Thank you to all who attended this year’s Annual Update at the Royal Vancouver Yacht Club, and helped make it a great success. For those who couldn’t make it, we would like to take this opportunity to sincerely thank you for your business and support.
The past quarter saw the return of volatility in financial markets. With volatility comes fear, and with fear comes selling. The question is: Is now the time to sell? Or is it next week? And if we sell now, can we buy back at a lower price in the future? What we are talking about is market timing, and the problem with market timing is not only do we need to determine when to sell; we need to determine when to buy back. Determining the right time to buy is even more difficult than the right time to sell.
The Wall Street Journal recently referenced a study from Dalbar, Inc., that found the average US investor in funds underperformed the S&P 500 by 7.4% annually over the past 30 years. The cause? Investors sell when things are bad, and buy after a period of good performance. This “buy-high, sell-low” behavior, causes investors in a typical fund to have a lower average return than the fund itself. A good example is the Fidelity Magellan fund run by Peter Lynch from 1977 to 1990. Fidelity found that their average investor actually lost money during this period even though the fund delivered an amazing 29% average annual return! How was this possible? According to Fidelity, investors sell during periods of poor performance and buy in after periods of success.
Chasing performance is an affliction of many investors. It is something we try to help our clients avoid. There’s an old adage worth repeating: What’s important is time in the market, not timing the market.
ZLC Wealth was founded in April 2000 with idea of delivering prudent, conservative investment management. The most important thing we do is help our clients find the right managers to meet the investment objectives and risk tolerances of long-term investors. We rely on good management, not market timing. The true capital allocators are our managers. Their funds are not individual static investments but are mixes of assets actively managed by the best capital allocators we know.
Canadian Securities Administrators now require us to address the topic of “benchmarks”.
Investment benchmarks are measure of the return generated by a specific asset class over a given period. They are often referred to as an “index” since this is their most common form – the S&P/TSX for Canadian stocks, the DEX Universe for Canadian bonds, or the S&P 500 for U.S. stocks. Interestingly, the Dow Jones Industrial Average is, in contrast, an “average”. To be relevant, a benchmark should replicate the security or portfolio as closely as possible. For a portfolio composed of securities from several asset classes, the appropriate benchmark may be a blend of indices weighted to the portfolio’s asset mix.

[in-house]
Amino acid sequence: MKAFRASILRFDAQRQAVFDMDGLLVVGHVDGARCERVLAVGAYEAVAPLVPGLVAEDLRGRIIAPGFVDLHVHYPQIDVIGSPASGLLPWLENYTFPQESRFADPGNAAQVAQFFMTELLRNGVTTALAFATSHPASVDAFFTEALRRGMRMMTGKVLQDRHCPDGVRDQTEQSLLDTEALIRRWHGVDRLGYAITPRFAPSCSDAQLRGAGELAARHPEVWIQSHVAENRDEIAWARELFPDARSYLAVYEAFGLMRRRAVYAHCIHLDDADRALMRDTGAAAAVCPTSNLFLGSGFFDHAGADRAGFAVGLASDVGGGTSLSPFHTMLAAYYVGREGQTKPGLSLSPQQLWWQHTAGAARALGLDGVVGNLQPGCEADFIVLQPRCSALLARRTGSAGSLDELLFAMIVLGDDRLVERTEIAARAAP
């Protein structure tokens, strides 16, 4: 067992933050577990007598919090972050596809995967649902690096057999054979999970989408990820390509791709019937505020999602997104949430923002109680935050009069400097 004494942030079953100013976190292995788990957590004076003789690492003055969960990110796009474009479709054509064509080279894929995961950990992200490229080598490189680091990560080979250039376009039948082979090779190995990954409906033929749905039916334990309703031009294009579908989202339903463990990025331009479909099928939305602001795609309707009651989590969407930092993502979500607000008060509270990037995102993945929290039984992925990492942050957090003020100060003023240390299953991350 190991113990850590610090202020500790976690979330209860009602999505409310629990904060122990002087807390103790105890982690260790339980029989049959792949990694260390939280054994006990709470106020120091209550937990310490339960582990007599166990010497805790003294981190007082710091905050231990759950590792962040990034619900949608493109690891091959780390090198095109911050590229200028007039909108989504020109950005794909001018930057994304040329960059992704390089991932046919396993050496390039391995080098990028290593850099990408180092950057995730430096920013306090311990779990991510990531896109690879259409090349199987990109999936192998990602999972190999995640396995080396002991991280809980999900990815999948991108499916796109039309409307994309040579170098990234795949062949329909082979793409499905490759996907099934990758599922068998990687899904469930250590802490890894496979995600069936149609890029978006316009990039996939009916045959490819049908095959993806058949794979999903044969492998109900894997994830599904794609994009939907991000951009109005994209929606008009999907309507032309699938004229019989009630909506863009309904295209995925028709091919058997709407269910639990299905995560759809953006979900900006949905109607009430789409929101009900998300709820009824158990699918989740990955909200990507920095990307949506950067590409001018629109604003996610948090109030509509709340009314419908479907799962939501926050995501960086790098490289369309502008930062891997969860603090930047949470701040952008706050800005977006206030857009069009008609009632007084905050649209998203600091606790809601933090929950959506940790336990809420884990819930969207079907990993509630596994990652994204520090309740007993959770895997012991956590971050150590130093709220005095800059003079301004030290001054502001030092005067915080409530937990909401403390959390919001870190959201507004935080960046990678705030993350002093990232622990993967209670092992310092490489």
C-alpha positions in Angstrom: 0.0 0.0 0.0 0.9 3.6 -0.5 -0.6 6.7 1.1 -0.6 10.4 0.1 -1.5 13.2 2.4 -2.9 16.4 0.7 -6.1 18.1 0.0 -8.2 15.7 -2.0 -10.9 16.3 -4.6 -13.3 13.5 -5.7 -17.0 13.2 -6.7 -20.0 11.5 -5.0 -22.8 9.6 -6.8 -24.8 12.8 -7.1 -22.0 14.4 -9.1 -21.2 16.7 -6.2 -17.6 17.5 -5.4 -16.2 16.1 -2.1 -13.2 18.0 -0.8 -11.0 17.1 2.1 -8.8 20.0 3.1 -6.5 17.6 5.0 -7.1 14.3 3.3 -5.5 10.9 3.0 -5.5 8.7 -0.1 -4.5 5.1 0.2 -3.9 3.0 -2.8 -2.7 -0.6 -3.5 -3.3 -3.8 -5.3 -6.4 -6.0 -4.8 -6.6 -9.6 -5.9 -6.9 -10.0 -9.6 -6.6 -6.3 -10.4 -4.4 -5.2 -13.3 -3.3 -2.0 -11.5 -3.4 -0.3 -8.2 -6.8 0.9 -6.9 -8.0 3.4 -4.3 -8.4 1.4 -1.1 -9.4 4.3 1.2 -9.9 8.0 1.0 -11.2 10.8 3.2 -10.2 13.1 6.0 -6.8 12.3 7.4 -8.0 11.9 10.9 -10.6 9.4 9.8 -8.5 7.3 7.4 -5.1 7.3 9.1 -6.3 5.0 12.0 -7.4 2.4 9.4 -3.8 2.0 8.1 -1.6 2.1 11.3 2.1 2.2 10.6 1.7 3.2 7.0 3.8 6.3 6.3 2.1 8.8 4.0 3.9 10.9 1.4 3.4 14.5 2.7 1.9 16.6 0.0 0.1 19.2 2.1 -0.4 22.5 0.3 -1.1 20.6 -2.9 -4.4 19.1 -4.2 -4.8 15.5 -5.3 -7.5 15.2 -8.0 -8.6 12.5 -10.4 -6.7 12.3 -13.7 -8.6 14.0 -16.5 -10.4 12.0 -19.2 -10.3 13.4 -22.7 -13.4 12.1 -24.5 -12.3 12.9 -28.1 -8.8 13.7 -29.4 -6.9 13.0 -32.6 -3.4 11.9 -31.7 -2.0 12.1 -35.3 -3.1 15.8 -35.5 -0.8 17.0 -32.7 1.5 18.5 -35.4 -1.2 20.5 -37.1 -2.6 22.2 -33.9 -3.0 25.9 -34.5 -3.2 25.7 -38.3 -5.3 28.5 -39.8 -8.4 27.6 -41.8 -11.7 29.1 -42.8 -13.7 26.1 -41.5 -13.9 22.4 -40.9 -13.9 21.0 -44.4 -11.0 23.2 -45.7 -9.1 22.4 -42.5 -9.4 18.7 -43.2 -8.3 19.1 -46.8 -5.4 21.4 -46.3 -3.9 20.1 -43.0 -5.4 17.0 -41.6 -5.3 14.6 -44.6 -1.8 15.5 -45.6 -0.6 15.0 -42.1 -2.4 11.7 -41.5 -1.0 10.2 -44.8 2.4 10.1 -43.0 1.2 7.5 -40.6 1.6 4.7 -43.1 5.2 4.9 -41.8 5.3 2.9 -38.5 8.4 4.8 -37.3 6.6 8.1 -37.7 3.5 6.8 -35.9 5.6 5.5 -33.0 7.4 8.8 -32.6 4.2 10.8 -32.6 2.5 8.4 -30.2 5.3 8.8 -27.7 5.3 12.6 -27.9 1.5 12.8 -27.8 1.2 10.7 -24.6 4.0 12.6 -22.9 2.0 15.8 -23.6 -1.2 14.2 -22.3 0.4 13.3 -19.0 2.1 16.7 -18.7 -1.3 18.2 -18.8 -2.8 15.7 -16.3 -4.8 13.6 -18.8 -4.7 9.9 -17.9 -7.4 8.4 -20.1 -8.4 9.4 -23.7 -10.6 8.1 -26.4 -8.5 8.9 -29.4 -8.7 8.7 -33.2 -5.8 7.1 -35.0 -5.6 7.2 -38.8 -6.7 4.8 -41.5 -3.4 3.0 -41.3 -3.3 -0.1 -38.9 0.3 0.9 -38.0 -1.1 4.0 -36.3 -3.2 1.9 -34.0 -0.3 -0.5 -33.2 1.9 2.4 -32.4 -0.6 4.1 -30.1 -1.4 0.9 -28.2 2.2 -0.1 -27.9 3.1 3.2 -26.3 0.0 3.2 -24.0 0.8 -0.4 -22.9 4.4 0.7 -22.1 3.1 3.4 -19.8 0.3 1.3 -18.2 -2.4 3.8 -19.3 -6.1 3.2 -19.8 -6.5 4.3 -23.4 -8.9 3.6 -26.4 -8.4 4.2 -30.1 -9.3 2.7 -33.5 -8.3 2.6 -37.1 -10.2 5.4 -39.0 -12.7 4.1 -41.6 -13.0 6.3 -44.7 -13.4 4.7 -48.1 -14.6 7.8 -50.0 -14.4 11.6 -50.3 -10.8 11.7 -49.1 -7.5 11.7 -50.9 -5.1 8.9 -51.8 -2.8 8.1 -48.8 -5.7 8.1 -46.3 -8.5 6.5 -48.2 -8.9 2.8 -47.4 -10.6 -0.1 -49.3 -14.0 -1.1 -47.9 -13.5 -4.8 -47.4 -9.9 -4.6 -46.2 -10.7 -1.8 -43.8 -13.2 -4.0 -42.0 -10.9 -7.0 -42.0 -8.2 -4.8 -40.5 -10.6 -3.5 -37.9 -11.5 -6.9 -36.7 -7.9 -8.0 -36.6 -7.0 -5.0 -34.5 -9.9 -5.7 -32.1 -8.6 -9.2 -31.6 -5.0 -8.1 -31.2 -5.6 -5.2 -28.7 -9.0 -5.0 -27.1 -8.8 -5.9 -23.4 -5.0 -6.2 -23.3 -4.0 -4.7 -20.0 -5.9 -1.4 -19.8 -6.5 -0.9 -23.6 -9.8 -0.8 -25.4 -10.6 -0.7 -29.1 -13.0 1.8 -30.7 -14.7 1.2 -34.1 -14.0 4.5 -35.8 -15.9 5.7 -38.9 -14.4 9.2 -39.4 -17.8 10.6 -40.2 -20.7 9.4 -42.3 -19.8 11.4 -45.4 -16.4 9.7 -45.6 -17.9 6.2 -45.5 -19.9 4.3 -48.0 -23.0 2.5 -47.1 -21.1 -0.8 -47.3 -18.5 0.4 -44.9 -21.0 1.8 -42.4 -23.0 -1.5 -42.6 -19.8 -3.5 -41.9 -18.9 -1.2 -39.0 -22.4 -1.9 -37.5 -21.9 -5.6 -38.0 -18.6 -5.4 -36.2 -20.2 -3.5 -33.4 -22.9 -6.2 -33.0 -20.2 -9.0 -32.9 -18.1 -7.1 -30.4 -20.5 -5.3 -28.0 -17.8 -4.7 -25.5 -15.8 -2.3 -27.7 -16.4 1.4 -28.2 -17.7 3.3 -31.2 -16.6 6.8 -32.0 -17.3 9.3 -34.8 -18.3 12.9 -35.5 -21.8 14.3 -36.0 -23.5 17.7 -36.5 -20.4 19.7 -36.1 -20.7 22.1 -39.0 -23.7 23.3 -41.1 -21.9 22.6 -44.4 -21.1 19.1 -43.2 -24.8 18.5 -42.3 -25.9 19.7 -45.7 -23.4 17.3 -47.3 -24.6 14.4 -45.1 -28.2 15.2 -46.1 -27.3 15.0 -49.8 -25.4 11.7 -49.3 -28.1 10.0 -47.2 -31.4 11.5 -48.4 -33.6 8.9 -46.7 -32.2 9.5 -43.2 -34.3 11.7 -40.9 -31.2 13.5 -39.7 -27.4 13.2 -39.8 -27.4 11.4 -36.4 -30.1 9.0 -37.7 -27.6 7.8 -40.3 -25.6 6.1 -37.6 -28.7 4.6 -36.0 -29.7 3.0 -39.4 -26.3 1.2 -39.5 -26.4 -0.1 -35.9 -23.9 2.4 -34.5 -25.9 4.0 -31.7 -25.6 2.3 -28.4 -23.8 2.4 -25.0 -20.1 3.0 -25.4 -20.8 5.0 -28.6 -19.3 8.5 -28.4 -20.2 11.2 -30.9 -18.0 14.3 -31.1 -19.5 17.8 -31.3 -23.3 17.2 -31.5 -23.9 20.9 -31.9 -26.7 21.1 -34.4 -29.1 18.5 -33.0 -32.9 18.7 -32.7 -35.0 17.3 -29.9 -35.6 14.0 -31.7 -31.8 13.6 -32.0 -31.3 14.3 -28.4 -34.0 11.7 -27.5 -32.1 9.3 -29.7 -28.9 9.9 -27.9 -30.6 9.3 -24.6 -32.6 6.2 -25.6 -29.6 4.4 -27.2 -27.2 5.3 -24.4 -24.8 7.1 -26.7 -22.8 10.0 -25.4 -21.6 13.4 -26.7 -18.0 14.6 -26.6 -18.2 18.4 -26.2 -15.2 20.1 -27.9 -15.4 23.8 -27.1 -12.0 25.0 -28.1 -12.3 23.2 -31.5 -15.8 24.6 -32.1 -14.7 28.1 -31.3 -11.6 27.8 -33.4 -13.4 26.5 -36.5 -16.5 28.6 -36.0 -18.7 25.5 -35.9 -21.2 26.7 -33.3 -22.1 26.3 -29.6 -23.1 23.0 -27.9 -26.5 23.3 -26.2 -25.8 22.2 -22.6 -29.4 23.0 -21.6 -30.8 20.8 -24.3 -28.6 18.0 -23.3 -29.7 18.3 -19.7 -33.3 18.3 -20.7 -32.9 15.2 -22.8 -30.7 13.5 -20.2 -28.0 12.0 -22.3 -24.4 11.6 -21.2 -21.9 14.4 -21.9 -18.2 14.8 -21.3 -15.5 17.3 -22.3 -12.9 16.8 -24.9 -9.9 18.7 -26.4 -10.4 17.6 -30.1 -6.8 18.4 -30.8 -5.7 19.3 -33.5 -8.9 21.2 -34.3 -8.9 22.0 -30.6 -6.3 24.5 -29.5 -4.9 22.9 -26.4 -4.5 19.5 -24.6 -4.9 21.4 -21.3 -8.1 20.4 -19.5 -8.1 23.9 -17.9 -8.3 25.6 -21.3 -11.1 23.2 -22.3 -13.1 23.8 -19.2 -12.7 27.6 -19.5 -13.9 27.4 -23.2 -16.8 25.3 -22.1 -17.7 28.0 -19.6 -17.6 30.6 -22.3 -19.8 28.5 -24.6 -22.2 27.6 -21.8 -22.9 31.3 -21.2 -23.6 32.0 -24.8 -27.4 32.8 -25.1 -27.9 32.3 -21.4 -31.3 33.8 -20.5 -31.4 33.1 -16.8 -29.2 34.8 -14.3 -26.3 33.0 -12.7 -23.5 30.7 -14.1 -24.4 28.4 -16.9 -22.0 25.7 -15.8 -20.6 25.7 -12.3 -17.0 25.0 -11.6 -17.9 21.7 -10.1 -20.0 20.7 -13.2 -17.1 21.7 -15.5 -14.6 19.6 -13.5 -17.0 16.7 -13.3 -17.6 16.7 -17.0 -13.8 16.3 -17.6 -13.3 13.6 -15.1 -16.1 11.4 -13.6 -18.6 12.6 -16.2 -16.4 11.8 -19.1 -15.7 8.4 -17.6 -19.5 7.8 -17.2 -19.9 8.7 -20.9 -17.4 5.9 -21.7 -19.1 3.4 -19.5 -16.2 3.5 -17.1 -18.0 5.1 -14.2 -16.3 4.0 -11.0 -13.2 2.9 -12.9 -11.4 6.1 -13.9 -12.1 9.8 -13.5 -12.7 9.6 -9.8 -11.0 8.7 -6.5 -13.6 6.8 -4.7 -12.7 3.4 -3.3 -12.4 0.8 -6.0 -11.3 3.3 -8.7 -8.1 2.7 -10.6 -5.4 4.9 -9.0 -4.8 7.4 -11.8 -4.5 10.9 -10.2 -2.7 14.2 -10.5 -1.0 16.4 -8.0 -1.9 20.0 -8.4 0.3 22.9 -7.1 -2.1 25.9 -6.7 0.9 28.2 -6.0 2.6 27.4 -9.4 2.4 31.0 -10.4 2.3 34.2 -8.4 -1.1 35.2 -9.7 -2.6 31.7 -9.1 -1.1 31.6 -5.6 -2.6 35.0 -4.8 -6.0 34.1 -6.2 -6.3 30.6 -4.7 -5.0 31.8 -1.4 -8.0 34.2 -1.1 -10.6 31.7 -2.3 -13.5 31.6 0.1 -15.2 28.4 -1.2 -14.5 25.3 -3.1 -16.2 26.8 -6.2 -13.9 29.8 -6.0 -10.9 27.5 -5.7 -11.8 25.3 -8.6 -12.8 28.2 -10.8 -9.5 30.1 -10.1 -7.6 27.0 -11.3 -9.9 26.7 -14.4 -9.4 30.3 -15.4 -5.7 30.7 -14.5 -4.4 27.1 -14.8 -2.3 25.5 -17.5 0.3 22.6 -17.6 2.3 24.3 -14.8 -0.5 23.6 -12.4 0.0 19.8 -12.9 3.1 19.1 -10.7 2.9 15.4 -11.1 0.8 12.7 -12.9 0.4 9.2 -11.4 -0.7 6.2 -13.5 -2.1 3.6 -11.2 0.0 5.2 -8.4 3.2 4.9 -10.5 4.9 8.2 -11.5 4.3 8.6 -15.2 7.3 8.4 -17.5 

Comparing a portfolio’s performance to an appropriate benchmark can be a useful exercise for monitoring purposes, and can help investors determine if their investment approach is delivering the desired results. Benchmarks can also help investors develop realistic investment expectations.
We have traditionally not included benchmarks in our client statements as we have always focused on maximizing absolute returns, not just returns relative to a benchmark. However, Vertex One does publish their returns measured against benchmarks. Matt and John’s funds compare very favorably to their benchmarks:
– Vertex Managed Value Portfolio has produced a 15-year average compound returns of 9.8% (after all fees), higher than both the S&P/TSX Index of 7.7% and the S&P 500 Total Return Index in Canadian dollars of 3.0% for the same period.*
– Vertex Fund has done even better with 15-year compound returns of 15.1% versus the same benchmarks above.*
– Vertex Strategic Income Fund has produced a 3-year average compound return of 9.5% versus 4.4% for its benchmark for the same period. Its benchmark is a blend of 60% DEX Mid Term Total Return Bond Index, 20% S&P/TSX Preferred Share Index, and 20% S&P/TSX Composite Total Return Index. **
*Returns shown are for Class A shares for the period of September 30, 2014. ZLC Wealth is owned 25% by Vertex One Asset Management. The funds are not guaranteed; their values change frequently and past performance may not be repeated.
**Returns shown are for Class F shares for the period of September 30, 2014. ZLC Wealth is owned 25% by Vertex One Asset Management. The funds are not guaranteed; their values change frequently and past performance may not be repeated.
If you have any questions about benchmarks or anything else, our team – Francesca, Christine, Chen, Lisa, Tomas, and I – are happy to take the call!